- 10 updates
Denise Hickman, a Mencap caseworker at the charity's Smile! Stop Hate Crime project in Nottingham, has told ITV News that the Paralympics were great as "it brought into the public consciousness that there are people with disabilities who do fantastic things".
But she added: "On the ground, we haven't heard that it's made any difference".
The mother of an autistic teenager who has experienced prejudice and bullying as a result of his disability has spoken to ITV News about the serious impact on her family.
Helen Valentine said the abuse her 16-year-old son Joe suffered affected any sense of normality.
ITV News' Social Affairs Editor Penny Marshall asked eleven times Paralympic wheelchair Gold Medallist, Dame Tanni Grey-Thompson, whether attitudes have changed since the Paralympics.
Sixteen-year-old Joe Valentine has autism and was the victim of physical assault before the summer.
He spoke to ITV News' Social Affairs Editor, Penny Marshall about the "heartbreaking" prejudice he has regularly encountered, and how he deals with it.
ITV News Social Affairs Editor Penny Marshall reports on the discrimination still felt by those with disabilities 100 days after the Paralympics.
Richard Hawkes, Chief Executive of Scope and Paralympian Dave Clarke, who captained the Blind Football team have spoken about the changes they have seen in attitudes after the Paralympic Games.
Dave Clarke said that the games are not responsible for changing attitudes, "I think it's very naive to expect the Paralympics to solve the ills of discrimination and abuse."
Richard Hawkes said that small changes have been seen recently in the attitudes towards those with disabilities, "disabled people are telling us and parents with young disabled children are telling us that they are seeing small things.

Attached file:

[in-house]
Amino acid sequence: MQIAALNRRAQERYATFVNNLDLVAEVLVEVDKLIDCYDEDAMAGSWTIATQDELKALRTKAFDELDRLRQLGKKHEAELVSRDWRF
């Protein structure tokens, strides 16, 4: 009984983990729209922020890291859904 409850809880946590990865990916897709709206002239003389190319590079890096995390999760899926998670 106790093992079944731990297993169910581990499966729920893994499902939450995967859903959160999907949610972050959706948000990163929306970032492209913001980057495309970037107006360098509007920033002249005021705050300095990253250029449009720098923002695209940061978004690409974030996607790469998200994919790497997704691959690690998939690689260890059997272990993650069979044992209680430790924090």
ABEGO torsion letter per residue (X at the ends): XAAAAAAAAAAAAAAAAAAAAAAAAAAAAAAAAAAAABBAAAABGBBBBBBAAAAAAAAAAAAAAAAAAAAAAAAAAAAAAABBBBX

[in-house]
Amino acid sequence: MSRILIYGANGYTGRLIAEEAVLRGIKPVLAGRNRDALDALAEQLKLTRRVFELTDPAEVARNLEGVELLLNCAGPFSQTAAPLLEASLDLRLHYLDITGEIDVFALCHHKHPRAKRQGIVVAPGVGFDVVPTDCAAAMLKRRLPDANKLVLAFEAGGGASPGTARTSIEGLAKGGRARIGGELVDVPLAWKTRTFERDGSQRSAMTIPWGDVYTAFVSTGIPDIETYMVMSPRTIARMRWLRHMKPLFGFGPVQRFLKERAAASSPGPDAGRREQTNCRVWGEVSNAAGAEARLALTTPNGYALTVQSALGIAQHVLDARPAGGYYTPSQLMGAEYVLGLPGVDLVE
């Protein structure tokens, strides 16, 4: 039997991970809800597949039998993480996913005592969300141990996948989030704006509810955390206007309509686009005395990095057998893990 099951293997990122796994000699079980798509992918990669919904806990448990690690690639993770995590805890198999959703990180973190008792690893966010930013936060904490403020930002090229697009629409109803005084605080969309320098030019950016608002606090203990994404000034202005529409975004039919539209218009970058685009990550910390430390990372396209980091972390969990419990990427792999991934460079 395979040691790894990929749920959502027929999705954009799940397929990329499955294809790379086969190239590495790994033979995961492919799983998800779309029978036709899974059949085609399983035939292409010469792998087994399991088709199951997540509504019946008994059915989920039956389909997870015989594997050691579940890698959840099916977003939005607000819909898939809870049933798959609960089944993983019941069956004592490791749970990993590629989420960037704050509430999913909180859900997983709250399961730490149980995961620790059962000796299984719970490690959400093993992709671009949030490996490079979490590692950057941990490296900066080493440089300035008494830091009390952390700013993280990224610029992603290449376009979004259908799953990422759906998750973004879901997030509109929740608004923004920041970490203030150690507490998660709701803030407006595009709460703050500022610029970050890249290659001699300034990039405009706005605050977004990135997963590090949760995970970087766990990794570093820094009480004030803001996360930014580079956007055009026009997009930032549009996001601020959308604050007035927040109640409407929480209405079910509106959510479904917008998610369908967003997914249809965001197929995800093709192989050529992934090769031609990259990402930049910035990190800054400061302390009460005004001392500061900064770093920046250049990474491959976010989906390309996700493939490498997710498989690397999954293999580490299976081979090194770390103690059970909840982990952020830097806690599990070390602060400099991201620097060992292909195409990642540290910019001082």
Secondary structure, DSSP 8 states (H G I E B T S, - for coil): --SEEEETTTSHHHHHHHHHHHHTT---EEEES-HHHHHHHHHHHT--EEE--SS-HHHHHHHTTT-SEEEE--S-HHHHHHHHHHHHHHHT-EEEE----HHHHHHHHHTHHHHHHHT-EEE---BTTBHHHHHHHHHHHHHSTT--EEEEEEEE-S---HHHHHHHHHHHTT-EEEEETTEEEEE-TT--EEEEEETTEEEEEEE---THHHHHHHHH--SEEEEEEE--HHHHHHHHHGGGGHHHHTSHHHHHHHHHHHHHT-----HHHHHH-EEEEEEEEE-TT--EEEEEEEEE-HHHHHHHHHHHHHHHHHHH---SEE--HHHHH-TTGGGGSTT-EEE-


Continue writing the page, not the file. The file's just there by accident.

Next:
"They're seeing people starting to do things in a different way. It might be lots of very small things but people are reporting overwhelmingly that they think there was that opportunity to really bring about some fundamental change."
The Paralympics were the games which were meant to change our views of people with disabilities. But 100 days since they ended, a new survey carried out by Scope shows that discrimination continues.
While Paralympians themselves continue to enjoy celebrity status, two thirds of people living with disabilities feel that the games have done nothing to improve how they are treated and spoken to.
- 72% said that the Paralympics had a positive impact on attitudes towards the disabled in general
- 53% said they still regularly experience discrimination
- 67% said that the Paralympics have done nothing to improve the way they are spoken to
One man with learning difficulties has said that he has repeatedly suffered abuse in the street due to his disability.
Roger Grange told ITV News Social Affairs Editor Penny Marshall that as well as name calling by both children and parents he has also been physically attacked.
Roger was forced to move from his home after the abuse became physical.
The Director of Public Prosecution, Keir Starmer QC, has called for more to be done about the number of hate crimes against those with disabilities.
Mr Starmer told ITV News that the "mismatch" between the amount of abuse being reported in surveys and what the CPS can prosecute needed to be addressed.
Mr Starmer said; "Like everybody else I thought the Paralympics were fantastic, the sheer number of people that watched and appreciated what was going on was quite incredible.
"I hope that has enhanced our understanding of people with disabilities, my fear is that the surveys continue to show a high level of abuse. It is the surveys of ordinary people, day in day out, that are really important to this debate."
Latest ITV News reports
The Paralympics were meant to positively change views of people with disabilities, but a new survey shows that discrimination continues.